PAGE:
Franken concerned $76B takeover could hit MN's rural broadband customers

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Concern that Minnesota's rural residents and businesses will suffer led Sen. Al Franken to take aim at another proposed merger of media conglomerates.

After playing a major role in the (ultimately successful) opposition to Time Warner's merger with Comcast, Franken has now turned his attention to Charter Communications' attempt to buy Time Warner Cable.

His main point of concern: With Charter having a presence as a broadband provider in Minnesota, he worries the merger could cause the company to ignore rural customers in favor of the more lucrative urban markets.

In a letter to the Federal Communications Commission chairman Tom Wheeler this week, Franken writes: "In my home state of Minnesota, a large number of households do not have access to internet speeds of 25mbps or higher. And although Charter is present in many of Minnesota's rural counties, its service is largely focused in the more concentrated population centers and does not extend to the harder-to-reach homes."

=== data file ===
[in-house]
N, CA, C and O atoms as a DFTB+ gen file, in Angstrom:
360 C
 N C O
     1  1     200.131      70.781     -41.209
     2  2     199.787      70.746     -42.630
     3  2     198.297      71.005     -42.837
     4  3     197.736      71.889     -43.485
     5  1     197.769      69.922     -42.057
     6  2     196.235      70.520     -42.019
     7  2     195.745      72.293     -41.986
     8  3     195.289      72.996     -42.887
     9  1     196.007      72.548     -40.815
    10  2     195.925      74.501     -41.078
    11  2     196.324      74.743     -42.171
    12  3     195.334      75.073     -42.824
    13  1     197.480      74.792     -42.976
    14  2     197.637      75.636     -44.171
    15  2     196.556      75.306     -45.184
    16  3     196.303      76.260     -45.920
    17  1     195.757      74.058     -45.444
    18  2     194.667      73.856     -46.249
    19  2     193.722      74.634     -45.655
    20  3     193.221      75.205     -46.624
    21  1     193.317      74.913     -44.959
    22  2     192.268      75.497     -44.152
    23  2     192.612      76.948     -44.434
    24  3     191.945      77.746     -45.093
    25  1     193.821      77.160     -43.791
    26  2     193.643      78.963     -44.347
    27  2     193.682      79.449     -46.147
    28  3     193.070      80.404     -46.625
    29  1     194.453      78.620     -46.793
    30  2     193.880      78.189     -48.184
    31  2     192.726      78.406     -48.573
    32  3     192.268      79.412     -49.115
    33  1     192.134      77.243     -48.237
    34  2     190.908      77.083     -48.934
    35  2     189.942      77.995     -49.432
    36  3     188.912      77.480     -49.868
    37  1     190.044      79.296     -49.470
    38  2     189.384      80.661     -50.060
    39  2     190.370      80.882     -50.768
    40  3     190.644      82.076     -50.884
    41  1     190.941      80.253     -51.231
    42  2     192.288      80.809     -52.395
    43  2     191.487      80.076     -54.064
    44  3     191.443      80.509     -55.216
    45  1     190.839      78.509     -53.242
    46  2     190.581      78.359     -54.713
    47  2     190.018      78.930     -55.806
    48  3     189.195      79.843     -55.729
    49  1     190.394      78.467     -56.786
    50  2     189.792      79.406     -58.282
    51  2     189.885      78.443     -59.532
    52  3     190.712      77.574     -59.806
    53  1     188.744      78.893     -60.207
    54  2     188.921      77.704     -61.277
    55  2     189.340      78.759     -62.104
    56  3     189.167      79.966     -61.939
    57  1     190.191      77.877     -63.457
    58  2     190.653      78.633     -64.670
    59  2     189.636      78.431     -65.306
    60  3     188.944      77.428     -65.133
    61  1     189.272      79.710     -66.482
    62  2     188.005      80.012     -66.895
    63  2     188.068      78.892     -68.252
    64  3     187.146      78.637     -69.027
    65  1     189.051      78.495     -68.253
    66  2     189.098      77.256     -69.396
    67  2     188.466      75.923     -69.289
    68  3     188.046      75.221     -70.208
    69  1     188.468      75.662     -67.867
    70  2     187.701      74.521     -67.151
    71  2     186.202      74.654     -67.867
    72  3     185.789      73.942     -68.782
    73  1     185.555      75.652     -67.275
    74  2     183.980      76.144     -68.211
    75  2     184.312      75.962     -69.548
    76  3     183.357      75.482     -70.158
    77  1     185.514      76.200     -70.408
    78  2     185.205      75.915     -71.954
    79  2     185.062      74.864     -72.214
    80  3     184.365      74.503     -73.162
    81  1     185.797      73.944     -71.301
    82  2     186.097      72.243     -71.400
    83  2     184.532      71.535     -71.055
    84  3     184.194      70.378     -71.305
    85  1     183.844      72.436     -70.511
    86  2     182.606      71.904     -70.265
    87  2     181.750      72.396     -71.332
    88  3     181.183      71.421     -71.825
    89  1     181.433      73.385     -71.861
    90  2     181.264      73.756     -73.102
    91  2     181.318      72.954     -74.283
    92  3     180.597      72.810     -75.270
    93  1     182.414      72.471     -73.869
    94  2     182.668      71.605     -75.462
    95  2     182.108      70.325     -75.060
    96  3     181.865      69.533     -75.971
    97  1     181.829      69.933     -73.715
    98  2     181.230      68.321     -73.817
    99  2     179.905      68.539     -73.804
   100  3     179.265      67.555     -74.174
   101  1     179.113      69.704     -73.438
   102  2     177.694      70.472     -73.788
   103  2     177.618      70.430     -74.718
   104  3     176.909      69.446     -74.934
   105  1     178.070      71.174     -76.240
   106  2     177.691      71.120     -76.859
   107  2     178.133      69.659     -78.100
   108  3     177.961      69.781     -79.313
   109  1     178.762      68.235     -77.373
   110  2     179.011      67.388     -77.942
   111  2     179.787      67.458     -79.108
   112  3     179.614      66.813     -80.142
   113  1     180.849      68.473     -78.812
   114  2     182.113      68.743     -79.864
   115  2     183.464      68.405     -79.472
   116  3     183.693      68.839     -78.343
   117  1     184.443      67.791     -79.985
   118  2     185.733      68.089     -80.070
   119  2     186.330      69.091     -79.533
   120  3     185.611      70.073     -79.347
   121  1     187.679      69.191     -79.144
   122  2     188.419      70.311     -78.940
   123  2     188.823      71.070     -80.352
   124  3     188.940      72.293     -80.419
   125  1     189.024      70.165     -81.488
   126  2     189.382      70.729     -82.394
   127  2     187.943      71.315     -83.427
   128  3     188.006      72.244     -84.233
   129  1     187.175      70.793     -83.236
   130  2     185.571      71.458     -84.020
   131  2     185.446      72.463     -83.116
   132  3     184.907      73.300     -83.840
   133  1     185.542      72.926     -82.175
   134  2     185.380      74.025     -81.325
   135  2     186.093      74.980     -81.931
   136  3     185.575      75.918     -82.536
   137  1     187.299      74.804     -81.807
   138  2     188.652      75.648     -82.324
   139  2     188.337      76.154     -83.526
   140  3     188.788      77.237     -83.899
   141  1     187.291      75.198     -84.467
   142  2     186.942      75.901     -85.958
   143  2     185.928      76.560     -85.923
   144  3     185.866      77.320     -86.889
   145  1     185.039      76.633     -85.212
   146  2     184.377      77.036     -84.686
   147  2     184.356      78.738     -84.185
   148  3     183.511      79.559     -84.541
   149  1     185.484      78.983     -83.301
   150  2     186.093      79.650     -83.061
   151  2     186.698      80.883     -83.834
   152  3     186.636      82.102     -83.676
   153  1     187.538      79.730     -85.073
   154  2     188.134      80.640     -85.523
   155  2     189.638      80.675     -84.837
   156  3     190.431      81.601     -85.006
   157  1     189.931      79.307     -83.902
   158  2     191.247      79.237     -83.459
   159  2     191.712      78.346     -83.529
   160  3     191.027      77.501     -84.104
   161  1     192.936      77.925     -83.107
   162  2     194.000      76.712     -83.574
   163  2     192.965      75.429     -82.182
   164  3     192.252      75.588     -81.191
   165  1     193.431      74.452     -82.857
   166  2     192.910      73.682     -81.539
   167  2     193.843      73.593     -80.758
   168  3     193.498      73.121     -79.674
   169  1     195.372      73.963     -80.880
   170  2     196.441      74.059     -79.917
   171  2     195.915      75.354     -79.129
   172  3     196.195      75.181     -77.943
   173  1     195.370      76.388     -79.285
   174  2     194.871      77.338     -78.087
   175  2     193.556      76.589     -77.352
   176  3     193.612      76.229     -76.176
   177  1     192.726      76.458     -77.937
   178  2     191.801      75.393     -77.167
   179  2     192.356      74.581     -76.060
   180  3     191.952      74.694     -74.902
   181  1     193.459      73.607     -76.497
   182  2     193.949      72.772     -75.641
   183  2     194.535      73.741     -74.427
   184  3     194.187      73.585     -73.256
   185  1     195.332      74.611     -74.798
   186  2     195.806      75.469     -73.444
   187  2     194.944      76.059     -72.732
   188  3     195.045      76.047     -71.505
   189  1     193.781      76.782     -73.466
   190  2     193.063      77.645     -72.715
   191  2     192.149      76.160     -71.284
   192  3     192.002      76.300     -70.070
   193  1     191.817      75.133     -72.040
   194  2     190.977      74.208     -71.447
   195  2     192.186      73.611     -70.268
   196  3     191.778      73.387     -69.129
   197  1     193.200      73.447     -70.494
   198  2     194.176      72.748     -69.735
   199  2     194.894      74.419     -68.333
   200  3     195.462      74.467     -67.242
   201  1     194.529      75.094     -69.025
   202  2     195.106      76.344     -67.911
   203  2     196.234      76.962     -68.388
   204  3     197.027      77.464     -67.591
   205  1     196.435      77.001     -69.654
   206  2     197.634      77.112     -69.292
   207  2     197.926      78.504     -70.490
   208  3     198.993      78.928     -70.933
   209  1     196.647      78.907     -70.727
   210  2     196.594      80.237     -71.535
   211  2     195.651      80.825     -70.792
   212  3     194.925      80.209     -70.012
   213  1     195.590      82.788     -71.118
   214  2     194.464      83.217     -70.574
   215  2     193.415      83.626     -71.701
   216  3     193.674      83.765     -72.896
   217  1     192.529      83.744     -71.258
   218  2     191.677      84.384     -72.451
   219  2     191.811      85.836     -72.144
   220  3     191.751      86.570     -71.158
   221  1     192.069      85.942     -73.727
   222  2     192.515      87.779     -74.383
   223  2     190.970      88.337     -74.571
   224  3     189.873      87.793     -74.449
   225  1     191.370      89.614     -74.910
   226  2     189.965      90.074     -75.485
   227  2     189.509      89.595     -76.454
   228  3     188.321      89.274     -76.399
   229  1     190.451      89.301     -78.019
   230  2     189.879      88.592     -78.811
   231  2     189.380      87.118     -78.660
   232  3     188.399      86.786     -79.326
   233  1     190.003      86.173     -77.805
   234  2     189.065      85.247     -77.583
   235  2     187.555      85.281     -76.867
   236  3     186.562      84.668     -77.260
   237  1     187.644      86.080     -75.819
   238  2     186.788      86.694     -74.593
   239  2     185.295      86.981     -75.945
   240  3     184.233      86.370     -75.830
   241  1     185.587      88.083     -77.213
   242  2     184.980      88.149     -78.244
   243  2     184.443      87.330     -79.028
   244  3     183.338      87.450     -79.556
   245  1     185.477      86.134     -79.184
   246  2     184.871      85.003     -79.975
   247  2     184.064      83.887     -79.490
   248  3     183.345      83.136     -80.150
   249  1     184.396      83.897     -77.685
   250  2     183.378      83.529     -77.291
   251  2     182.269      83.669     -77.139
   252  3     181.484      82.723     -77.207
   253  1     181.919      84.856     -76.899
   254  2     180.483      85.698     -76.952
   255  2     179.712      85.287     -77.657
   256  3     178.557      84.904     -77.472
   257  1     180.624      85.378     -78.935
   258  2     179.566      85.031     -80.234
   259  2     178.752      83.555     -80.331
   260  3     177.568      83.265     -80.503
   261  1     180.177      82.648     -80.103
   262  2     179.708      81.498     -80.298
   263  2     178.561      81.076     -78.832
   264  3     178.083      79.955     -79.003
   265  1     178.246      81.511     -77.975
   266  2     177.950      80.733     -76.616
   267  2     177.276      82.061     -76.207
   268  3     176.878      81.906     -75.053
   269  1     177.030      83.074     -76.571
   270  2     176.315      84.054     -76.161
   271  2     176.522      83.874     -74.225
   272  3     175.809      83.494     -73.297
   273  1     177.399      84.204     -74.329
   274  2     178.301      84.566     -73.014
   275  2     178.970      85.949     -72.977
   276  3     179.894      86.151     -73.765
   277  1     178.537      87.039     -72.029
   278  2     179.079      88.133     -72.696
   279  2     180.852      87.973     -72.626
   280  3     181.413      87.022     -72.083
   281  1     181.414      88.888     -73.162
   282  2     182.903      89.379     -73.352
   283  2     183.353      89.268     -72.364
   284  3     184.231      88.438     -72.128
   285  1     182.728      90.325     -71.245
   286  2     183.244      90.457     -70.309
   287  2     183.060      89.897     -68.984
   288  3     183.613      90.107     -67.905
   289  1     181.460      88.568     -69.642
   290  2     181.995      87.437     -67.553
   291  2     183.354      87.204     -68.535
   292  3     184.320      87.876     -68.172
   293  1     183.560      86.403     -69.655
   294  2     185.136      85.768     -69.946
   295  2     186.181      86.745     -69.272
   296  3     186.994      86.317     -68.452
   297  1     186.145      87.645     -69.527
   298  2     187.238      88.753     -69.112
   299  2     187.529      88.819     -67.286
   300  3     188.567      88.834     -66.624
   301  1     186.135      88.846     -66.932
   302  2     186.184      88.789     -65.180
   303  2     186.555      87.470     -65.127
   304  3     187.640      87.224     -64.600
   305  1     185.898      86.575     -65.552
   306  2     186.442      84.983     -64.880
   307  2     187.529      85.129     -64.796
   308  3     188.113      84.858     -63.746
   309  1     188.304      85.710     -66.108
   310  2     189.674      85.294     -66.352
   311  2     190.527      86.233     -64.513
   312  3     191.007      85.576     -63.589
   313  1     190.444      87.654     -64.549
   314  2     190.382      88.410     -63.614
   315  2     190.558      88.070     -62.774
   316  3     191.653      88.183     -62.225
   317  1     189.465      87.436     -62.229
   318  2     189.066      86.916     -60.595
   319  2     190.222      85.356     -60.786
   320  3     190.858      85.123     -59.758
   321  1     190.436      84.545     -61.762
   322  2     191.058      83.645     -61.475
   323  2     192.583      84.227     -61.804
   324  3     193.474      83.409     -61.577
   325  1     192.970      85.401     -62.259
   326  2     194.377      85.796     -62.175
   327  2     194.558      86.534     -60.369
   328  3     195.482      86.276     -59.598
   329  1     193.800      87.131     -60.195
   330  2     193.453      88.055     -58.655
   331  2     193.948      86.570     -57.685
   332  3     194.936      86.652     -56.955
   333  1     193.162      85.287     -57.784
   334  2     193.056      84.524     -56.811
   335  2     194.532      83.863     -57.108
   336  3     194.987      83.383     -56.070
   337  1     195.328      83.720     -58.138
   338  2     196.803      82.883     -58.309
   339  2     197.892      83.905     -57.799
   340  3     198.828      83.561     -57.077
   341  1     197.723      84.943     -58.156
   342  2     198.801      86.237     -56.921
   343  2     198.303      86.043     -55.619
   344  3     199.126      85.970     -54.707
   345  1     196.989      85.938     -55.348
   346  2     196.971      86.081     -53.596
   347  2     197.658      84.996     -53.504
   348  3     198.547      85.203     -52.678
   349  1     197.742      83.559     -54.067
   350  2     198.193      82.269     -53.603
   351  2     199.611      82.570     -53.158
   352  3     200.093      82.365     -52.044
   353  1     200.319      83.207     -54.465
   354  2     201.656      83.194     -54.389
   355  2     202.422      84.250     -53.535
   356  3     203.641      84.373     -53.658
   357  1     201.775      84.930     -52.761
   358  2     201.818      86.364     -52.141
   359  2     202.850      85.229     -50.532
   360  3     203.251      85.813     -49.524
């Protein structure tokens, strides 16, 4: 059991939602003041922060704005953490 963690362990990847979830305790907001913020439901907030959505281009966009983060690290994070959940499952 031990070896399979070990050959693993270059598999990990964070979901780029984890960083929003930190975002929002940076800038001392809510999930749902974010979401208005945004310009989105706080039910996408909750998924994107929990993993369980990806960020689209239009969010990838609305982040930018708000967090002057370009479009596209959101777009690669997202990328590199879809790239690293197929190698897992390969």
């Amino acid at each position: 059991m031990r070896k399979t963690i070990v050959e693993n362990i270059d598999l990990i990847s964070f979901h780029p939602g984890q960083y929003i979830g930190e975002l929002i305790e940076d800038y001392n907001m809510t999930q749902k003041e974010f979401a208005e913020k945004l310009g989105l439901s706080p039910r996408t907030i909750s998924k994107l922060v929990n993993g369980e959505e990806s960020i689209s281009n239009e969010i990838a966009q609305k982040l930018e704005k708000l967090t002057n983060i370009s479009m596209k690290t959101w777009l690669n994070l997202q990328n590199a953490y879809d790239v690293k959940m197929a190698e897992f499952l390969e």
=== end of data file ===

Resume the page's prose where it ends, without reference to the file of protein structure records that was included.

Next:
Charter has actually promised to invest in broadband service for rural areas if it successfully acquires Time Warner Cable and Bright House Networks, in a deal worth an estimated $76 billion.

According to Deadline, Charter says it would "make comprehensive and significant investments in its broadband network," adding more than a million line extensions in its current services areas, mostly to "rural and other undeserved areas," bringing 60 megabits per second download speeds to areas it's not currently available.

And while he praises this commitment, Franken is concerned the company hasn't given an indication as to where and when these improvements would be made, and worries the money Charter is spending on the takeover might not leave much to improve its broadband offering.

There is huge demand among smaller communities in Minnesota to improve broadband access for residents and businesses.

Last month it was revealed that 44 applications totaling $30 million in requests had been submitted for a share of just $10.5 million-worth of state funding available for rural broadband infrastructure projects.

A study earlier this year found that $200 million of investment was required to improve rural broadband access in Minnesota.

BringMeTheNews has requested a comment from Charter on Sen. Franken's letter.

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